I dedicate these words to the memory of my grandfather Eduardo who taught me how to listen to Tales.
It was during my fourth reading of Beelzebub’s Tales (B.T.) during the year 1984 that I came to a deep realization that thereafter completely changed my relationship with the book. This realization came to me early during my reading,, right after receiving an emotional shock from these passages in Chapter III:
“Oh, I’m glad, I’m glad, I’m glad.
Beelzebub looked with affection on these joyous manifestations of his favorite, but old Ahoon could not restrain himself and, shaking his head reproachfully, called the boy -half to himself- a “growing egoist.”
Hearing what Ahoon called him, Hassein stopped in front of him, and looking at him mischievously, said:
Don’t be angry with me, old Ahoon. The reason of my joy is not egoism but only the coincidence which chances to be happy for me. You heard, didn’t you? My dear grandfather did not decide only just to make a stop, but he also promised the captain to talk with him. . . .
And you know, don’t you, that the talks of my dear grandfather always bring out tales of places where he has been, and you know also how delightfully he tells them and how much new and interesting information becomes crystallized in our presences from these tales” (B.T., p. 59).
All of a sudden I experienced a joy similar to that of Hassein. I too felt glad to be able to listen to the tales of Beelzebub.
It was then that I realized that there are two tales in The Tales, each one corresponding to the two kinds of mentations mentioned in the opening chapter (p. 15)., and each one corresponding to the two separate streams of the river of life mentioned in the last chapter, which “frequently approach so near each other that all the results engendered from the process of their flowing blend. . .” (B.T., p. 1228).
The two kinds of mentations are mentation by thought and mentation by form. And the two streams of the stream the one that ”seeps into the very depths of the earth” and the one stream ‘ultimately flows into the vast ocean.” We do not need to be too clever to see that the first form of mentation corresponds to the first stream and that the second form of mentation corresponds to the second stream. In a very amazing way BTTHG closes unto itself: The beginning is the end and the and is the beginning. This is a characteristic of all hermetic writings and it is symbolically represented by a serpent biting its own tail, a widespread symbol of the “All-in-All”, the totality of existence, infinity and the cyclic nature of the cosmos. Beelzebub’s Tales is an All-in-All, the expression of a cyclic cosmos.
But what are the tow tales I am referring to here?
One of the tales is to be read by three-brained beings of the planet Earth, like us. It is to these beings, like us, that the Friendly Advice of reading the book three times is addressed to, and it is for these beings, like us, that the Prime Directive “to destroy, mercilessly, without any compromise whatsoever, in the mentation and feelings of the reader. . .” is directed to. We are the three brained-beings trapped in mentation by thought.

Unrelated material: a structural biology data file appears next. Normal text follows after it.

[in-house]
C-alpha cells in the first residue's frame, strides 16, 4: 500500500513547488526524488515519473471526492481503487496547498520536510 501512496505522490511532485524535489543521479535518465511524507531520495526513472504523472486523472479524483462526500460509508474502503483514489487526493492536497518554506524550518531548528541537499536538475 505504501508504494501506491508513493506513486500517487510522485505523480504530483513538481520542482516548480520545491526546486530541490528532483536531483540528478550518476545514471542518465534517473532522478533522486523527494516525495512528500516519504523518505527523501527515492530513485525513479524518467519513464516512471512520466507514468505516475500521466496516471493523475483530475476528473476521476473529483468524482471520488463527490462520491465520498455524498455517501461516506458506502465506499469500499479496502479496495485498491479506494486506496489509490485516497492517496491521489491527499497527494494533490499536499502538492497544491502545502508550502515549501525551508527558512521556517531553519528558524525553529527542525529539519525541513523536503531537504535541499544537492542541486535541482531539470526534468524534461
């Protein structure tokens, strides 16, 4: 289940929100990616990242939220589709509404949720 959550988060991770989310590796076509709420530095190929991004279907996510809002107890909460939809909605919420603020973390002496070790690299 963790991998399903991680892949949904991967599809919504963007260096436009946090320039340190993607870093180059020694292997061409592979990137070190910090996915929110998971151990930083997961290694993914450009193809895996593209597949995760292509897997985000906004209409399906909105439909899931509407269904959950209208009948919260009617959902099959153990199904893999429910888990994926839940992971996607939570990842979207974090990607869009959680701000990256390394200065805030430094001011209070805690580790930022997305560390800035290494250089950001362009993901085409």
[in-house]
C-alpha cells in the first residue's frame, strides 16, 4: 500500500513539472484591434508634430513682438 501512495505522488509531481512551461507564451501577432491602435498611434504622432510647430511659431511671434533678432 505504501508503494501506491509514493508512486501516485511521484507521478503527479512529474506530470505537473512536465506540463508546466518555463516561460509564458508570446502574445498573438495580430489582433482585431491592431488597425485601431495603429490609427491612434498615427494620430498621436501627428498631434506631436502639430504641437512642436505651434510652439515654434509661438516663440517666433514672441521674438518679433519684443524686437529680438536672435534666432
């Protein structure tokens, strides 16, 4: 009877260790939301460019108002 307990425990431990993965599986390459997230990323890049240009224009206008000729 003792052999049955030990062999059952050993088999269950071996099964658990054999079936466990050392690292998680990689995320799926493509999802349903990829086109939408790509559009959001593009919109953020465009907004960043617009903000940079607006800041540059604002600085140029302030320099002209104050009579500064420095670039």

The other tale is to be listened to by a twelve year old three-brained being of the planet Karatas, a being from a time and a place outside the sphere of contamination, a being existing before the consequences of the crystallization of the properties of the organ Kundabuffer begin to take full hold of him (for an earthly perspective, one can imagine a twelve year old boy from among the Karatas people inhabiting the left bank of the Andi-Koisu river in the Caucasus, at the end of the nineteenth century, which people the young Mr. Gurdjieff certainly was familiar with).
Of course, as three-brained beings of the planet Earth, we have almost no choice. We are far from the Center. We have to read The Tales as a three-brained being of the planet Earth. We have to make mistakes, find out what they are, work ourselves out of them, and find out what we really wish from the Tales. Then we know and we understand. We can do.
But we can have one very important guide to the reading. We feel and we know that a twelve years old boy of the planet Karatas can listen to IT. He can listen because he has ears to hear. He is close to the Center.
In some way, we have to become Hassein.
It is always inspiring to see how this emotional attitude of the twelve years old boy of the planet Karatas, the intensity to listen to and the passion for knowledge and understanding of Hassein, never dies. It is there in the beginning of The Tales when Hassein is curious to know whether there dwell three-brained beings on the planets of our solar system and whether higher being-bodies are coated in them (60). It is still there at the end of BTTHG, after Beelzebub’s five horns have been restored to Him and He has attained the rarely attained sacred Podkoolad, and Hassein wishes to know how He would respond to our ALL-EMBRACING CREATOR ENDLESSNES HIMSELF if asked whether it is still possible by some means of other to save us and to direct us into the becoming path (B.T., p. 1182).
Beelzebub can now rest. His grandson has indeed eagerly absorbed everything his grandfather either said or tough.
“Beelzebub, smiling at this question of Hassein’s, first said that He was now quite convinced that His tales had brought Hassein the desired results. . .”(B.T., p. 1182).
The beloved son of Beelzebub’s favorite son is now becoming a responsible three-brained being of the whole Universe. He is beginning to experience the taste of real objective Love and real objective Compassion.
“All I have to do is just to clarify and understand … why! … why!” (B.T., p. 1117)
With time, the right attention, some passion, lots of self-remembering, and the full realization of our nothingness, we too can become Hassein.
We too can learn to listen.
In the Spirit of Listening,